In 1676, a Sicilian nun claimed she was battling Satan, and in the process produced a letter that was not deciphered until 300 years later.
A mysterious letter written more than 300 years ago by a Sicilian nun who claimed to be possessed by Satan has finally been deciphered. Scientists used a deep-web code breaker to read the letter.
Surprising to believe that the author of the letter was a nun who described God, Jesus and the Holy Spirit as "dead weights."
Sister Maria Crocifissa della Concezione, 31, lived at the convent of Palm di Montechiaro in Sicily. Imagine the horror when the sisters found her on August 11, 1676 on the floor of her cell, holding a letter written in a mix of symbols and letters that didn't make any sense. Her hands and face were covered in ink.
The shock deepened when she said the author of the letter was the devil himself, trying to lure her away from God and towards evil.
The 14 lines of archaic letters and their meaning stumped researchers for over 350 years.
Ludum Science Museum in Sicily used a code-breaking software to solve the riddle. The scientists also looked at the historical records concerning Sister Maria.
Sister Maria, (born Isabella Tomasi) was only 15 years old when she entered the Benedictine convent. Her family had just come to Sicily to live, and it appears her family was not very religious since she was baptized after joining the convent.
Sister Maria was known to scream and faint at the altar. She frequently warned others that the devil was trying to get her to serve evil rather than God.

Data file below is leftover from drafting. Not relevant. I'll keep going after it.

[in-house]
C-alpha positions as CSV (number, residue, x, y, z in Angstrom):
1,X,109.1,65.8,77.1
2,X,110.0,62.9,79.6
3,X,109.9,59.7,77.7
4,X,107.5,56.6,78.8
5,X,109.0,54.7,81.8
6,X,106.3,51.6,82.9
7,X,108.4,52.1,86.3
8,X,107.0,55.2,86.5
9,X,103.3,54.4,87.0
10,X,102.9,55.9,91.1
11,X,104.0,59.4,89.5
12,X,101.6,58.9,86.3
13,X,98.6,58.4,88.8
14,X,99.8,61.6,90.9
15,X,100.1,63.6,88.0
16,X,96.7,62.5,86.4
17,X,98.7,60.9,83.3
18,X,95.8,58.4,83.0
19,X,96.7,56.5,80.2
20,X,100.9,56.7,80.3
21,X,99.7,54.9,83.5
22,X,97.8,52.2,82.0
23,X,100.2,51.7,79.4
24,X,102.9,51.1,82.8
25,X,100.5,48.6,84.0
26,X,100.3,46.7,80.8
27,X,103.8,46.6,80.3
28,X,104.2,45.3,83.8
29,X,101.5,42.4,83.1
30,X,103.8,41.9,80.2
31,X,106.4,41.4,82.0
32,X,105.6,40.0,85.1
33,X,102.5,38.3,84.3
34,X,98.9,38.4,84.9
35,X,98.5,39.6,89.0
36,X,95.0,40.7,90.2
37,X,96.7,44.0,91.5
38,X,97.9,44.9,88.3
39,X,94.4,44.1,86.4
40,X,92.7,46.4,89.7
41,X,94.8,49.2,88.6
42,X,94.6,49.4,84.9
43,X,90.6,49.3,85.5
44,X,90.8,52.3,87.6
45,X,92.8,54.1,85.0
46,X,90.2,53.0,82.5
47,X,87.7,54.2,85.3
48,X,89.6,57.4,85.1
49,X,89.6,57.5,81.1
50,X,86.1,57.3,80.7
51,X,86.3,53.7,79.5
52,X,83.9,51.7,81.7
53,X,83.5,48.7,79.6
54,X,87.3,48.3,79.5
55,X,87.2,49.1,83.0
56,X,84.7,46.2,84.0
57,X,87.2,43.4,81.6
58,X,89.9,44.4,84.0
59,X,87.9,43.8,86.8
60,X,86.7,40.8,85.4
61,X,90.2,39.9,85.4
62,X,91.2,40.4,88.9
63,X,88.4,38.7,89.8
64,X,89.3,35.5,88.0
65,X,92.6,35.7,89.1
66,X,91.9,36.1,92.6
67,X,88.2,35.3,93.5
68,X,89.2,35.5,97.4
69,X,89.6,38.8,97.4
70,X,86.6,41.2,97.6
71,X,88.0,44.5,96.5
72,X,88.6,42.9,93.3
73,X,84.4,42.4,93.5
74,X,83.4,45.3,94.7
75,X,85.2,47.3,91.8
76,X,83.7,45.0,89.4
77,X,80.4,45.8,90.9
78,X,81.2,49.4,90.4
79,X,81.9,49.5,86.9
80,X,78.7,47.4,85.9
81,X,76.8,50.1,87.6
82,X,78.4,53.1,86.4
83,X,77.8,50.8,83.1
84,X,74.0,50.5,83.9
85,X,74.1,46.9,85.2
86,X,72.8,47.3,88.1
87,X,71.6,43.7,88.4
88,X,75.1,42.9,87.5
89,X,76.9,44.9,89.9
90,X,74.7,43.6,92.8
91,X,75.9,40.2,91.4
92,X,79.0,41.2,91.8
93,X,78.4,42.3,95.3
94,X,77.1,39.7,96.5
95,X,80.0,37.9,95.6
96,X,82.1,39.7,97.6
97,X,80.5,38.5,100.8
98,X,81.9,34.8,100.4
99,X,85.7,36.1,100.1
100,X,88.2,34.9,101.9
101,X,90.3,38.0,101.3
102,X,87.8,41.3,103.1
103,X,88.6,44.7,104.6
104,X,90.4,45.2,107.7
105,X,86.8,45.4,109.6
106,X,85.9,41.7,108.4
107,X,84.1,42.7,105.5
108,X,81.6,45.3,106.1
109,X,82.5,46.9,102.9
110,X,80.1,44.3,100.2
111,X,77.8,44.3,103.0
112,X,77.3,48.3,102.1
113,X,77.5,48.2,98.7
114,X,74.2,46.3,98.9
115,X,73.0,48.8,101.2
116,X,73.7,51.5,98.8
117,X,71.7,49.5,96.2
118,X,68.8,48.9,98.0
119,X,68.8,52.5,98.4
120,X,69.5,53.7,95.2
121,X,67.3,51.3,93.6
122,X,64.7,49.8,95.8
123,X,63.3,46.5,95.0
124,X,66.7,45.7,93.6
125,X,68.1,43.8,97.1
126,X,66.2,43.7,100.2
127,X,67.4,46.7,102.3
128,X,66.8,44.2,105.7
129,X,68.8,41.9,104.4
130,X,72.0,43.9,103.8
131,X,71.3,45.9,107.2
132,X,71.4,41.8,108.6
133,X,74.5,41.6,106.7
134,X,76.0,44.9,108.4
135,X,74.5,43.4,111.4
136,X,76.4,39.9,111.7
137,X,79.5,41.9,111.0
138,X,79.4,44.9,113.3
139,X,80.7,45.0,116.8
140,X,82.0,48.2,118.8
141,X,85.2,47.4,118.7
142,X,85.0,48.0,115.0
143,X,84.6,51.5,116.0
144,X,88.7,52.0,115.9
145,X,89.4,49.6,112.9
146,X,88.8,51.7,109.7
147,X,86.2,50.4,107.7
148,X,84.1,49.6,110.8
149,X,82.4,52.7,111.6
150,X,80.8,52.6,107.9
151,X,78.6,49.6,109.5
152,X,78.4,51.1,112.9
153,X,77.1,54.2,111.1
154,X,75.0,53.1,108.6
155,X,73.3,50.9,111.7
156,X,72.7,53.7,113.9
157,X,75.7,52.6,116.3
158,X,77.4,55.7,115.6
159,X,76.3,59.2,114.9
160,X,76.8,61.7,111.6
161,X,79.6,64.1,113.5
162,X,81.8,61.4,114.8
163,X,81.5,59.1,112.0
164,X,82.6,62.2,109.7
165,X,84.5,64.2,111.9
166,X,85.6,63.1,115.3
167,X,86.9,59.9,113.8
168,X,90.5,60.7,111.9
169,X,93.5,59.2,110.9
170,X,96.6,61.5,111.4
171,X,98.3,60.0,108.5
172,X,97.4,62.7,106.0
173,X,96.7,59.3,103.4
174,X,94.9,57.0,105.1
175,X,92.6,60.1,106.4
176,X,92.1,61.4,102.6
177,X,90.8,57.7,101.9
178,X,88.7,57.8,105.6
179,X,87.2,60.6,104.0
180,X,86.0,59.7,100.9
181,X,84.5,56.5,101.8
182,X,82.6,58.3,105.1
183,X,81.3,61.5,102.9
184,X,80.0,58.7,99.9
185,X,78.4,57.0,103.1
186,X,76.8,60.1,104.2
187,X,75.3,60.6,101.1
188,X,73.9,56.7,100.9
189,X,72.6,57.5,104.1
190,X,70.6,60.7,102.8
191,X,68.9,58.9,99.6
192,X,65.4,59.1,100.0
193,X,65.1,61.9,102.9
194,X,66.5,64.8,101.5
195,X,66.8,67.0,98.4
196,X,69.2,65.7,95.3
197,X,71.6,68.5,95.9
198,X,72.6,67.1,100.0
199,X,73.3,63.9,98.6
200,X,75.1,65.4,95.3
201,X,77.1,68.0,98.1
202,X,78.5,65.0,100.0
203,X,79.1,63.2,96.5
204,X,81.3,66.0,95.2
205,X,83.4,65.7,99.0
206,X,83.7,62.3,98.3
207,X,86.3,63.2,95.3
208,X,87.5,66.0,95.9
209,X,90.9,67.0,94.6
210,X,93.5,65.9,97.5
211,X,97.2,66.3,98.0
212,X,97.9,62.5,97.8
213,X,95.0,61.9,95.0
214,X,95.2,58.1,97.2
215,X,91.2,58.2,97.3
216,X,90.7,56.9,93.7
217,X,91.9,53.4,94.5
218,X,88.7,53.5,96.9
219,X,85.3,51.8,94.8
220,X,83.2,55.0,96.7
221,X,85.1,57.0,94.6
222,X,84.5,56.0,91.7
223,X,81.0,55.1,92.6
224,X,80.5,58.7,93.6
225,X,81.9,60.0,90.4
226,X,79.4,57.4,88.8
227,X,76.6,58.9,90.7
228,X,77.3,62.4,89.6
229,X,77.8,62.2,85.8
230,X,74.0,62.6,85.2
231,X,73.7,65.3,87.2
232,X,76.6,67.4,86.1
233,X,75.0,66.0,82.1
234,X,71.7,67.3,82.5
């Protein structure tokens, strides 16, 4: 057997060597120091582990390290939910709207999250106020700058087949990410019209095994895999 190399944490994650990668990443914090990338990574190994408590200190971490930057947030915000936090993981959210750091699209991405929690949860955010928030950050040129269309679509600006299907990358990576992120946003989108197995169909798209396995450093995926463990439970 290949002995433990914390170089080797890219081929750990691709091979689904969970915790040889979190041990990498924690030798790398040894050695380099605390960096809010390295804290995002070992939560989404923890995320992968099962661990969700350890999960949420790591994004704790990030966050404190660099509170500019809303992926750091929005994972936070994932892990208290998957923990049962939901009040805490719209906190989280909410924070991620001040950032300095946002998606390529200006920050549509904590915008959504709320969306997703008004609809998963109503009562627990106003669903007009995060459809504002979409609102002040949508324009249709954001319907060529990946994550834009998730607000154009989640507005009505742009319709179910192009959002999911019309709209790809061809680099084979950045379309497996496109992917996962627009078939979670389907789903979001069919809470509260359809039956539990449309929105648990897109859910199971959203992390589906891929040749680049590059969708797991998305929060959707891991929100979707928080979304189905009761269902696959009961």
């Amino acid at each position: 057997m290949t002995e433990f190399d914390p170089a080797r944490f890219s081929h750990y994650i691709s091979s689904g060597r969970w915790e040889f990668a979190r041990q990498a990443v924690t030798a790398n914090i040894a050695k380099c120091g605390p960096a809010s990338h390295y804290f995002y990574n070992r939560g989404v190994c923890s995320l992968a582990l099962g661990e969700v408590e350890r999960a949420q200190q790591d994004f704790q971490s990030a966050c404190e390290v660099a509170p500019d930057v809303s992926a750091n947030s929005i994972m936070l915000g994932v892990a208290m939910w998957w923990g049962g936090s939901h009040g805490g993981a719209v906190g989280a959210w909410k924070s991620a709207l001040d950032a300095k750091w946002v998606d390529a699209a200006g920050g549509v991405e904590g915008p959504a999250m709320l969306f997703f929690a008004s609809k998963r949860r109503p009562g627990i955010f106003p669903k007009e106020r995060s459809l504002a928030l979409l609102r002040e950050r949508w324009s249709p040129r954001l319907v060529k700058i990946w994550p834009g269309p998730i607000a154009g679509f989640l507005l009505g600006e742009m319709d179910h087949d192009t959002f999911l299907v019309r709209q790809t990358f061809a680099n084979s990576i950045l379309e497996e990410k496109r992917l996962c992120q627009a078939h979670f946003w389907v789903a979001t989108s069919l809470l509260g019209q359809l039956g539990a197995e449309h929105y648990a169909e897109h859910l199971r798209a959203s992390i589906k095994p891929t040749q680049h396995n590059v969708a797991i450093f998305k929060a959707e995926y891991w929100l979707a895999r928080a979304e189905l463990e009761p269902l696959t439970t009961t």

She confessed that she was possessed by Lucifer to the Priest when she felt an intense fit of rage. She targeted her anger towards the Priest. After coming to her senses, Sister Maria showed no signs of being aware of what she had done.
The researchers believed the nun had used some type of shorthand, and they tested their theory feeding standard shorthand symbols into the software.
It turned the letter contained a mix of of words from ancient alphabets such as Greek, Latin, Runic and Arabic. The team found that Sister Maria had a good command of languages.
Once deciphered not all the contents made sense. She called the Holy Trinity "dead weights," and that "God thinks he can free mortals ... The system works for no one ... Perhaps now, Styx is certain."
Ludum director, Daniele Abate believes Sister Maria suffered from bipolar disorder or schizophrenia. He said, "The image of the devil is often present in these disorders. We learned from historical records that every night she screamed and fought against the devil."
Abbess Maria Serafica, saw the letter as proof that she battled against "innumerable evil spirits."
According to the abbess' written account, Sister Maria instead of signing her name to the document ended it with "Ohimé" (oh me) which was the only part of letter to be easily understood.
What became of Sister Maria after that night in August, 1676, is unknown. The nuns continued to care for her as they had until then. Was she mentally ill, or was she possessed by the devil is a question left to be unanswered.
Perhaps her family recognized the early signs of her mental illness, and despite the fact they had not baptized their daughter, believed the devil was influencing her. Perhaps they thought the best place for her would be inside convent walls. Could the separation from her family, or vows taken when she was only a teenager have overwhelmed her as an adult, causing her to fall into the deep abyss of believing she was the devil's plaything?
Source - Catholic.org
Stranger Than Fiction Stories by M.P. Pellicer